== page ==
Zach Wilson, QB, BYU Cougars
Size: 6-foot-2 and 214 pounds
Age: 21-years-old (8/3/1999)
Of Hawaiian ancestry, Zachary Kapono Wilson is one of six kids. Growing up in Utah, his first love wasn’t football, but basketball. In fact, for much of his youth, his father accompanied him to basketball tournaments all over the country. That’s taxing on a family but might have been made easier for The Wilsons, as Zach’s uncle, David Neeleman (aka the “Steve Jobs of the Skies”), founded five commercial airlines, including JetBlue.
With an innate desire to be “the guy with the ball in his hands,” Wilson focused on football — particularly the quarterback position — in high school. After transferring from Jordan High to Canyon Corner as a sophomore, the teen became the Chargers’ starting QB his junior and senior years. He closed out his final season in Draper passing for 2,986 yards, 24 TDs, and managing 752 rushing yards and eight scores on 119 carries.
A three-star recruit in 2017, Wilson initially committed to Boise State but later chose to stay close to home and accepted an offer from BYU. Considered a bit of a one-year-wonder because of his blazing 2020 effort, it’s worth mentioning that the “Mormon Manziel” started seven games as a true freshman and nine as a sophomore (though his 2019 campaign was upended by hand and shoulder injuries).
In his final year as a Cougar, the 21-year-old broke BYU legend Steve Young’s completion percentage record, successfully connecting on 73.5 percent of his passes. He also earned an overall passing grade of 95.5 from PFF.
Wilson is expected to be the second overall pick (just behind Trevor Lawrence) in the 2021 NFL draft.
Pros: Uncanny ability to throw off-platform; heads-up player with plus anticipation and timing; elusive as a runner.
Cons: Level of competition faced; durability (shoulder/hand) issues; questionable fundamentals.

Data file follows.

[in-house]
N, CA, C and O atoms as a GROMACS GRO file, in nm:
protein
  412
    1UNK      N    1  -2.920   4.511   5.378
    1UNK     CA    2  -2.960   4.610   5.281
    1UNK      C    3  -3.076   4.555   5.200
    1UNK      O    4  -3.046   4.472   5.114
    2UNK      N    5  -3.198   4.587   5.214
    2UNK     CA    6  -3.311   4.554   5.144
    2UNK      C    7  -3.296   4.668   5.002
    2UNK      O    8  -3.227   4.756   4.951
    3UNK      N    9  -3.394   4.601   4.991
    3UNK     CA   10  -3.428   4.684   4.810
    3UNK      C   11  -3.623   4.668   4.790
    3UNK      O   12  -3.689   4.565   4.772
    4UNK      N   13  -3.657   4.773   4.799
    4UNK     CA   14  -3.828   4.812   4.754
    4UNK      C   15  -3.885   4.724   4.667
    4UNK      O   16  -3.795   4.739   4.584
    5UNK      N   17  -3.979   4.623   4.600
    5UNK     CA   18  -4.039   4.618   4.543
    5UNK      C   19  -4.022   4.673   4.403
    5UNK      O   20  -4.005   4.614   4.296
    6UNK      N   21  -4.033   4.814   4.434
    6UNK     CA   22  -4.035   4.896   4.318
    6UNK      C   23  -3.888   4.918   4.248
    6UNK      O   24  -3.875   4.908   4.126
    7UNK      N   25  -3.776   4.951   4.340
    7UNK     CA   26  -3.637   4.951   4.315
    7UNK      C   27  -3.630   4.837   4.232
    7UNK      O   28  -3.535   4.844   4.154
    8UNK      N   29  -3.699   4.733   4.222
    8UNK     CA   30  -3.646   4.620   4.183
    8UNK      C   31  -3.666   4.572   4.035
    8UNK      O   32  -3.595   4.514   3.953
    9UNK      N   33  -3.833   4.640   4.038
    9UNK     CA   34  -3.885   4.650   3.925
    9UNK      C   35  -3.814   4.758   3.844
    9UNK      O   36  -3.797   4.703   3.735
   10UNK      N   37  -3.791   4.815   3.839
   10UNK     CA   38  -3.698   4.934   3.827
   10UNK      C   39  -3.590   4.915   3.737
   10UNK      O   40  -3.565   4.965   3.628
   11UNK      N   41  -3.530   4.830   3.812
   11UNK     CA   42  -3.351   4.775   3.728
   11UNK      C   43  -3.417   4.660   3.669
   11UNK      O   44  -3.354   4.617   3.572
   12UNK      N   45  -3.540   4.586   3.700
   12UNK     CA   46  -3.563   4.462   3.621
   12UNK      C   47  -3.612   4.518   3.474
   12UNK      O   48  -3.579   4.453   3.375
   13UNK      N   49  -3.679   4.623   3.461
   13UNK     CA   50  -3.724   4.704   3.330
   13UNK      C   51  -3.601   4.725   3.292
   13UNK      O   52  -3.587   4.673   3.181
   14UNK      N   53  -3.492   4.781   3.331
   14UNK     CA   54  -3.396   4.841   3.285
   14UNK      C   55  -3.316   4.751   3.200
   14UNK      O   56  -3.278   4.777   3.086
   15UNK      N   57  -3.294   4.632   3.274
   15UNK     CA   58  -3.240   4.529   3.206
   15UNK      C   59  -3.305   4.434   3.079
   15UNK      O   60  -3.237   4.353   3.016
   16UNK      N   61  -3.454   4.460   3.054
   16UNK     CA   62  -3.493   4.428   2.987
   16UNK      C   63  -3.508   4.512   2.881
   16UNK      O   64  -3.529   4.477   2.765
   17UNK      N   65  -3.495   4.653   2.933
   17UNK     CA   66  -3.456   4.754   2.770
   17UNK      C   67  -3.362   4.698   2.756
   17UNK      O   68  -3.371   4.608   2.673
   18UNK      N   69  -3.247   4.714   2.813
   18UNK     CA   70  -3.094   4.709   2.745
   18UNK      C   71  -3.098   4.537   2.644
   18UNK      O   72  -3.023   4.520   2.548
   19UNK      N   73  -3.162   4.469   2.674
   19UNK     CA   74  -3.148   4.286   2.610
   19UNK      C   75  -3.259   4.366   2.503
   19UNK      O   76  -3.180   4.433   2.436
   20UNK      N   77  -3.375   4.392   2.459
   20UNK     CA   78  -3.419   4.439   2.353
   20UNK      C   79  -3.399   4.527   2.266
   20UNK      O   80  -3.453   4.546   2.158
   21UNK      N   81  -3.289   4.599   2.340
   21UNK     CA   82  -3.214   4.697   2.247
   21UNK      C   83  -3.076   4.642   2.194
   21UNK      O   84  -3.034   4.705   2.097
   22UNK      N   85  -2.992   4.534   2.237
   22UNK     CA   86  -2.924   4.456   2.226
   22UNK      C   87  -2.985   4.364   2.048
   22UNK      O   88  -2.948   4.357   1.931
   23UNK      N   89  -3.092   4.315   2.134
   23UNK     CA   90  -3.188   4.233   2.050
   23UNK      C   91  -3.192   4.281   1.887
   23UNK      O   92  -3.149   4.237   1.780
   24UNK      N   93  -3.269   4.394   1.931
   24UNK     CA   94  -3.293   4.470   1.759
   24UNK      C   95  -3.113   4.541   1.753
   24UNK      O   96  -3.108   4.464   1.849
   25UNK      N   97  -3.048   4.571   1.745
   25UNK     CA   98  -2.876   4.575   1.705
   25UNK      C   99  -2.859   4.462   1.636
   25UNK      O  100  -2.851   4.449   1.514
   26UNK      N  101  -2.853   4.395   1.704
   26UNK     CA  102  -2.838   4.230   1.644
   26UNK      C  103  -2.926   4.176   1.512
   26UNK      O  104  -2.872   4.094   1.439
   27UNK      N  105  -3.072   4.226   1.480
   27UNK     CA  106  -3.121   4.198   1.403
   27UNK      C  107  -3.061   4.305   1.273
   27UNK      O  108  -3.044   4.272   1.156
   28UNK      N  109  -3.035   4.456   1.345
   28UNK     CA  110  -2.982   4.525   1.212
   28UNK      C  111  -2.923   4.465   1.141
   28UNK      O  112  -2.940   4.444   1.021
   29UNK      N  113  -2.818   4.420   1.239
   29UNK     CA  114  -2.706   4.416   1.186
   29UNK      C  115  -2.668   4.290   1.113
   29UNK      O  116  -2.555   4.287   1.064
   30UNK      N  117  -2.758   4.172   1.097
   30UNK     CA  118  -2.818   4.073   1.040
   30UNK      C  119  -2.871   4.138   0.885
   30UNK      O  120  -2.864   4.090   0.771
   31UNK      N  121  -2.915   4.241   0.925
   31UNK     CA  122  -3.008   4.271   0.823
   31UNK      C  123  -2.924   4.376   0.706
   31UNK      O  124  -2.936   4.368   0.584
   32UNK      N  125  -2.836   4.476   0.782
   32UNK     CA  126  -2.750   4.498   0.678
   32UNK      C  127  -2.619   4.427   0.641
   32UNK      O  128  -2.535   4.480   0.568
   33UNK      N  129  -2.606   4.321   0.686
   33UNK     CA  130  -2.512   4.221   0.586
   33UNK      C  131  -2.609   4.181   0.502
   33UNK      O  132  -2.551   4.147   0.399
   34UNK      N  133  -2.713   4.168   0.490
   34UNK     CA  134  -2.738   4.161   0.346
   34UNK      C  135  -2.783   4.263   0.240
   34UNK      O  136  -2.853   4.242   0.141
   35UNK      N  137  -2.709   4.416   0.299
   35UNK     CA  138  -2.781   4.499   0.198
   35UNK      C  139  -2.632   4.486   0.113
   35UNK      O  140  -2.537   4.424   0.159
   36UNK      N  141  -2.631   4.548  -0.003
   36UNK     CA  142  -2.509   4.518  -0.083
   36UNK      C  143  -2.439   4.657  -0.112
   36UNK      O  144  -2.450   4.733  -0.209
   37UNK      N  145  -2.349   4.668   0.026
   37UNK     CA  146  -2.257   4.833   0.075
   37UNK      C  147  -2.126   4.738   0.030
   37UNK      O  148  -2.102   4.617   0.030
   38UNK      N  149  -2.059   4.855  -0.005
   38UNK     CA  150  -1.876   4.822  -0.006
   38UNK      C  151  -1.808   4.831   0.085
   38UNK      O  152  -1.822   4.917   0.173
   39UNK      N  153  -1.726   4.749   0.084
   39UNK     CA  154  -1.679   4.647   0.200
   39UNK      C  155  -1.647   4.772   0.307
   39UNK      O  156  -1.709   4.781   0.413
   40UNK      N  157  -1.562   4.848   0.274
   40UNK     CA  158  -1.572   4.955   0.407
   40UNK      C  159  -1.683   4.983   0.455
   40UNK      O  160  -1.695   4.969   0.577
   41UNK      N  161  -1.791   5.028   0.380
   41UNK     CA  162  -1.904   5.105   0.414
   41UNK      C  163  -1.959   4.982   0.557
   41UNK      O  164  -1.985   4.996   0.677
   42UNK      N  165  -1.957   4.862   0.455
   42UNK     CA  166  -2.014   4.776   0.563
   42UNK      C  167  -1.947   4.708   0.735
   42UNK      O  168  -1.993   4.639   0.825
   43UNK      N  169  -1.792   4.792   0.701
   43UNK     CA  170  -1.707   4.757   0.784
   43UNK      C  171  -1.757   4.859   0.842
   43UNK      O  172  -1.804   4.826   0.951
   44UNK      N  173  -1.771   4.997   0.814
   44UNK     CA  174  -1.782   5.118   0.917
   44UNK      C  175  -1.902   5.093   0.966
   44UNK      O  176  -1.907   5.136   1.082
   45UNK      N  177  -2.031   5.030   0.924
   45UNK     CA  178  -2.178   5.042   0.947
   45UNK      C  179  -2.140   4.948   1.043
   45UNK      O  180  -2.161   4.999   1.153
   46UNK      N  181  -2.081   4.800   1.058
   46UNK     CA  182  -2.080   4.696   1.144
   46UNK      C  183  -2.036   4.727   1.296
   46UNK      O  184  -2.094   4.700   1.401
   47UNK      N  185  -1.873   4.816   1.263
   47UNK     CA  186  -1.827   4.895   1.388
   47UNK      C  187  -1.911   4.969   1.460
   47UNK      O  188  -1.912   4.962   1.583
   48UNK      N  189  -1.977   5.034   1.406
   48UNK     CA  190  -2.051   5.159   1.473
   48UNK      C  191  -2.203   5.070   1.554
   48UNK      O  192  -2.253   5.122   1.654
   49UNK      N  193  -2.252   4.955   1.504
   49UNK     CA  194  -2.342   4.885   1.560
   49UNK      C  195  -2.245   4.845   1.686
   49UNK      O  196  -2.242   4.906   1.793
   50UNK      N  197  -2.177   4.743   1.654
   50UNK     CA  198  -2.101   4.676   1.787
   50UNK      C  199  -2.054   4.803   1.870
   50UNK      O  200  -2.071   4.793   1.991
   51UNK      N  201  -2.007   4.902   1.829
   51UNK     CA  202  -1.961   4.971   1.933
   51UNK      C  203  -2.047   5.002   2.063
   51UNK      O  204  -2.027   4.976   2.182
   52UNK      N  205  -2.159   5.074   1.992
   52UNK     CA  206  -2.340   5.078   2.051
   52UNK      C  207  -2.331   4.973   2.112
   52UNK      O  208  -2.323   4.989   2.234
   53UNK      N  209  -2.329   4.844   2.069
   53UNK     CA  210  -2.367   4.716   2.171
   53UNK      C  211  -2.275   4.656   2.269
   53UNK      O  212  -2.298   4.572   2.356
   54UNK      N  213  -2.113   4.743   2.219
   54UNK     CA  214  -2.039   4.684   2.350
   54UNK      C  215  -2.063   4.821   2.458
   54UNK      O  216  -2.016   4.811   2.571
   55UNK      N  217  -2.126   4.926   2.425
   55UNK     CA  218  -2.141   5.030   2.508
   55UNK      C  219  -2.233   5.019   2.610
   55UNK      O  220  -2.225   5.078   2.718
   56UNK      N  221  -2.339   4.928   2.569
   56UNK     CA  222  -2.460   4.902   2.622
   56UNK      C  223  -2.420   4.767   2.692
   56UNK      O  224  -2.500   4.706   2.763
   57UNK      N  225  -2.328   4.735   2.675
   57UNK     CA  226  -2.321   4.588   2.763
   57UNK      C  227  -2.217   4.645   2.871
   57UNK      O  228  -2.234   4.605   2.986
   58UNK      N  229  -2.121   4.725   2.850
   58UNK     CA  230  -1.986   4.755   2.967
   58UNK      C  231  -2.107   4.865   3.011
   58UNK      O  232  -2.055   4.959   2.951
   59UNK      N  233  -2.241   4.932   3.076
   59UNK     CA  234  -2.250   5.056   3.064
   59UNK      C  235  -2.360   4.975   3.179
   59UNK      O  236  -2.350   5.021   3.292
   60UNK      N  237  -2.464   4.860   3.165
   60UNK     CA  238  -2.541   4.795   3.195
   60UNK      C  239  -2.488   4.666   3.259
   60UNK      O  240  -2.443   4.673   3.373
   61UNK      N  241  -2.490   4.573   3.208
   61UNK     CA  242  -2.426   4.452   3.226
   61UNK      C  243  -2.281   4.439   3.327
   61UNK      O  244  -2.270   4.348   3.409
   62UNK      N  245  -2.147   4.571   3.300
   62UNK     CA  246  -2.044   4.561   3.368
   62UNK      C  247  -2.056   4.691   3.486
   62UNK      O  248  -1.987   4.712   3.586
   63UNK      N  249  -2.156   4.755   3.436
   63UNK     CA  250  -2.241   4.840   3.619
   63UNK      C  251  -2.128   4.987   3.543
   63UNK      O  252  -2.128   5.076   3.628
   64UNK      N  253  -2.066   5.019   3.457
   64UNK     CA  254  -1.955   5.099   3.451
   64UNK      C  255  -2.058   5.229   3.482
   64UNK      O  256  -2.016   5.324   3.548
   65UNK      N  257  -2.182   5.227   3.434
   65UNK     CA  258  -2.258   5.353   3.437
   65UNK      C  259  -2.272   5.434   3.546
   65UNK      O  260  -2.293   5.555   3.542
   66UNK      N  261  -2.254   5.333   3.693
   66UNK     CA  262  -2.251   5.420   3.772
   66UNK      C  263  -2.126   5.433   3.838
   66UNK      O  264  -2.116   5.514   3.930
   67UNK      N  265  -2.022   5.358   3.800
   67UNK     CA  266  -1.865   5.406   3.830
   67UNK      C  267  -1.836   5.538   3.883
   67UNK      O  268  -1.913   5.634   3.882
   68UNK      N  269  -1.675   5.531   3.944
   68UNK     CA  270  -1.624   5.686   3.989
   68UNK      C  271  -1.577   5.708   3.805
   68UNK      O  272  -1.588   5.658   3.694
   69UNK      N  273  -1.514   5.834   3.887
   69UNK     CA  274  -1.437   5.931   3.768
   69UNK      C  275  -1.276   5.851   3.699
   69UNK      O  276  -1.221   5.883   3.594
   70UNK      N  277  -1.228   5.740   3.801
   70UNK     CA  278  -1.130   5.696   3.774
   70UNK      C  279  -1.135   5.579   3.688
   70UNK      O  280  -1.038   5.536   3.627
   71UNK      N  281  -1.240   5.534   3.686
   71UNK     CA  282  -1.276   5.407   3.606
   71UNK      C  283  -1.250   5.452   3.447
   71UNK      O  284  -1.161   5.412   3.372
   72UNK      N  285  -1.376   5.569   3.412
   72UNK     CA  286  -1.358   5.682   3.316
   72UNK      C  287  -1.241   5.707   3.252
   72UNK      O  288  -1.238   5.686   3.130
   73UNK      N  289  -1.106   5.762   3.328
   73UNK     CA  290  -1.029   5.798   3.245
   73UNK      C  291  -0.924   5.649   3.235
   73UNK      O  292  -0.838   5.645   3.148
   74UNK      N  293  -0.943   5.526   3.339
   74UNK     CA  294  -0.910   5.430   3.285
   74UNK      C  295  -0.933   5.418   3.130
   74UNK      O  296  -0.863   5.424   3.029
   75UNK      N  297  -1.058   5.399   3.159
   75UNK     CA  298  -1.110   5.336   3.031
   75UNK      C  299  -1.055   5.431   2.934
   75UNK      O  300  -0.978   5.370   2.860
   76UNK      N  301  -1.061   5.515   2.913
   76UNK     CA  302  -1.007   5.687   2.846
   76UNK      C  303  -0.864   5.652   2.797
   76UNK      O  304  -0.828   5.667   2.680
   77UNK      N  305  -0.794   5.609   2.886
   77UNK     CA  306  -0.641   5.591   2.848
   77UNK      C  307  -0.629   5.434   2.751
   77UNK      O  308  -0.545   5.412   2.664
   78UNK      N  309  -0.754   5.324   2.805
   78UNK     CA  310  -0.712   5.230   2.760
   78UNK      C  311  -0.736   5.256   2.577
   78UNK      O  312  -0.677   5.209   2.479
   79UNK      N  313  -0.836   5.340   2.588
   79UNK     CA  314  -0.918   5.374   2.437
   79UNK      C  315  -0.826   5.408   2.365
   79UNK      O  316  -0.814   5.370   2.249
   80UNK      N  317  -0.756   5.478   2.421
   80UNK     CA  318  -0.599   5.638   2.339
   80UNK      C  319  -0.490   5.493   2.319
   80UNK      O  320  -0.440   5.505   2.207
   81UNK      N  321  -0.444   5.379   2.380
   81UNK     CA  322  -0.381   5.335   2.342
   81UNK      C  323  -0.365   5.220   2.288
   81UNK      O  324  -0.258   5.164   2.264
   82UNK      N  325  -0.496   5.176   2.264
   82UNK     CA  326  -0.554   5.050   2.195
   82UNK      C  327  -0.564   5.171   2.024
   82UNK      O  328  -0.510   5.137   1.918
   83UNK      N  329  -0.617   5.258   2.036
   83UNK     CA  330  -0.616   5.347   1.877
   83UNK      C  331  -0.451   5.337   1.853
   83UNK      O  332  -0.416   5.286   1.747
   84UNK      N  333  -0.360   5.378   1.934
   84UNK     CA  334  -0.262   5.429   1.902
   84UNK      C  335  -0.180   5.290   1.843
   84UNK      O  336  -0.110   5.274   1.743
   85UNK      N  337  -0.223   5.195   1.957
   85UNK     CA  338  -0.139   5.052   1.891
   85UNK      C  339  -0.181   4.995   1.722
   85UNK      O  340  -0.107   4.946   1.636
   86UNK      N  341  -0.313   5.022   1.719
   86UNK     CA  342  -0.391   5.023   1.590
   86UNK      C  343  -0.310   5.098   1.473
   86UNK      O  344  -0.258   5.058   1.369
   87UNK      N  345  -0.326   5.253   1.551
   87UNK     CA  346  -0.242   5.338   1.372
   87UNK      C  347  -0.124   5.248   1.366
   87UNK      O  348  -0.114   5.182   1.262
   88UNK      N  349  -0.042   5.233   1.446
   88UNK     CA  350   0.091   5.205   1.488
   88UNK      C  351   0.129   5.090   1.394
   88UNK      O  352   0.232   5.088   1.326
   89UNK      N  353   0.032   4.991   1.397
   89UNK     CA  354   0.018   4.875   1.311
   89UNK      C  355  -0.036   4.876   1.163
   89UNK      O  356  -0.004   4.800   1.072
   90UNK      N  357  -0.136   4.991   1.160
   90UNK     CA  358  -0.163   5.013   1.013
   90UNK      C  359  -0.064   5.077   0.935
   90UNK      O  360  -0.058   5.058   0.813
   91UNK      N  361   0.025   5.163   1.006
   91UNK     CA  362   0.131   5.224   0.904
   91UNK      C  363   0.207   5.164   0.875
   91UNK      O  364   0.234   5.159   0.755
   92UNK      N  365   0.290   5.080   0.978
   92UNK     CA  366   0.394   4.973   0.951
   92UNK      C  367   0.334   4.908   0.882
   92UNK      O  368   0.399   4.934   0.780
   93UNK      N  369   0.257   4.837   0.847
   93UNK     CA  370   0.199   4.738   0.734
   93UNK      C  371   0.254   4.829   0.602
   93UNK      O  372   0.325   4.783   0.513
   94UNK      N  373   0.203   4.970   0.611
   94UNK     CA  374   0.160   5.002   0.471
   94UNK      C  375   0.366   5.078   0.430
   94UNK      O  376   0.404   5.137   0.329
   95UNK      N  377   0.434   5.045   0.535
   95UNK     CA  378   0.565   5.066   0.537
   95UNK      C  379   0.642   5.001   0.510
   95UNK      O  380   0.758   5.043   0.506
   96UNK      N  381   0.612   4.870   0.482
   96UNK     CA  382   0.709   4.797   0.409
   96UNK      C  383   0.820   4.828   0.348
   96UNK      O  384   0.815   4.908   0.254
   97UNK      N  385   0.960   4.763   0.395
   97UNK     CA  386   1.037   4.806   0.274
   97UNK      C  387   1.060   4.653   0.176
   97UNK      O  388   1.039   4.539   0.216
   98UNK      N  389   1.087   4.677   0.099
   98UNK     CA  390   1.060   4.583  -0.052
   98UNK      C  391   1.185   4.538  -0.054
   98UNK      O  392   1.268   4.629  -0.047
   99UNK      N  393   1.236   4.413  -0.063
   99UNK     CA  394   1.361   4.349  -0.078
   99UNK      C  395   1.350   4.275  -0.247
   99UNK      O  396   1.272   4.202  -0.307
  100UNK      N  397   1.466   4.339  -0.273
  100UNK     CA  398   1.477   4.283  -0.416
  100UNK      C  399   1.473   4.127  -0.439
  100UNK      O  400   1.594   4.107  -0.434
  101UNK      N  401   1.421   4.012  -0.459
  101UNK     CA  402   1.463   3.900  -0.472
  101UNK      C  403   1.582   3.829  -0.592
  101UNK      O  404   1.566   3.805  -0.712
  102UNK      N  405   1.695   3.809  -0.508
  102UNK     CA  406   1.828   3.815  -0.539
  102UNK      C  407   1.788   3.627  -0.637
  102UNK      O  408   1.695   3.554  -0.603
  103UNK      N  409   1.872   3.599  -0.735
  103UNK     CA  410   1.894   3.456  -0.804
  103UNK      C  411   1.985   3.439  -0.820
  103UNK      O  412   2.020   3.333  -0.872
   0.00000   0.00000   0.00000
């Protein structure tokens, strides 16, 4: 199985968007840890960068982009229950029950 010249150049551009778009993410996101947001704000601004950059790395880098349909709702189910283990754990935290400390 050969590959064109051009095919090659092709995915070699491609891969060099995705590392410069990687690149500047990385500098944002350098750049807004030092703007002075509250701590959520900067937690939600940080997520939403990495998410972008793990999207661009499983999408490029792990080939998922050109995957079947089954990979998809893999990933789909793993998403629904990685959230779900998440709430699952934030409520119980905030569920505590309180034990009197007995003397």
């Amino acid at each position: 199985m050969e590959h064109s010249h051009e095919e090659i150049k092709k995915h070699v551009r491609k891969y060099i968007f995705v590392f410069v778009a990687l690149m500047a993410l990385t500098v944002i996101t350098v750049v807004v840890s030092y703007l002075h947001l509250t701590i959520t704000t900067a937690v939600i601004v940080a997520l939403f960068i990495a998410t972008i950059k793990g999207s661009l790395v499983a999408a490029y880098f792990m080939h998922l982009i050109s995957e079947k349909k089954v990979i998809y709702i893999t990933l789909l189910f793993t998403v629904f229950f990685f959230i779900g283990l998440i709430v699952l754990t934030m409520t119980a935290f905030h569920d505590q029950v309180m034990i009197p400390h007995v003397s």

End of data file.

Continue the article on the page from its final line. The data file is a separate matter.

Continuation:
The Big Picture
Bringing that Big Leo Energy, watching Wilson is a full-body experience.
Whether he’s slinging it across his frame or eluding defenders with fast footwork, he is always sending it. Everything about his game — from his lighting-quick release to his eye-popping spin move — is fast and brash.
Demonstrating excellent anticipation and timing, Wilson has a knack for recognizing pressure. He also enjoys flirting with it, frequently (and successfully) throwing off-platform and slipping through holes with baffling ease.
Whether or not he’ll be able to flex as hard at the next level remains to be seen. There’s an obvious difference between D1 and NFL ball. Plus, he won’t have the benefit of working behind one of the best offensive lines in college football.
If the rumors are true, Wilson is headed to East Rutherford.
The rapidity reflected in his playing style is an undeniable fit for what the Jets are expected to install under Mike LaFleur. Frenetic athleticism — in tandem with an uptempo outside zone scheme — is peak Shanahan.
I expect Wilson to deliver on plenty of off-schedule throws in a system that plays to his strengths. But how quickly will the 21-year-old absorb the density of this particular playbook? And how many INTs will he throw in the process? How will this relatively green (or at least, new to each other) passing-attack mesh?
Right now Jamison Crowder appears the safest bet to produce. I’m hopeful that Denzel Mims will put it all together and shine. His physical gifts could make this a fun offense. And if the 2020 version of Corey Davis shows up, he could add some polish to the receiving corps.
What I’m most interested in, however, is if the Jets will take a receiver before Day 3. That’ll tell us a lot about where LaFleur believes his team’s strengths and weaknesses lie. And while it might be a longshot, if it’s THIS guy, I’m likely to be all-in, as he bonds with Wilson and represents a choice pick in the Jets’ newest era.
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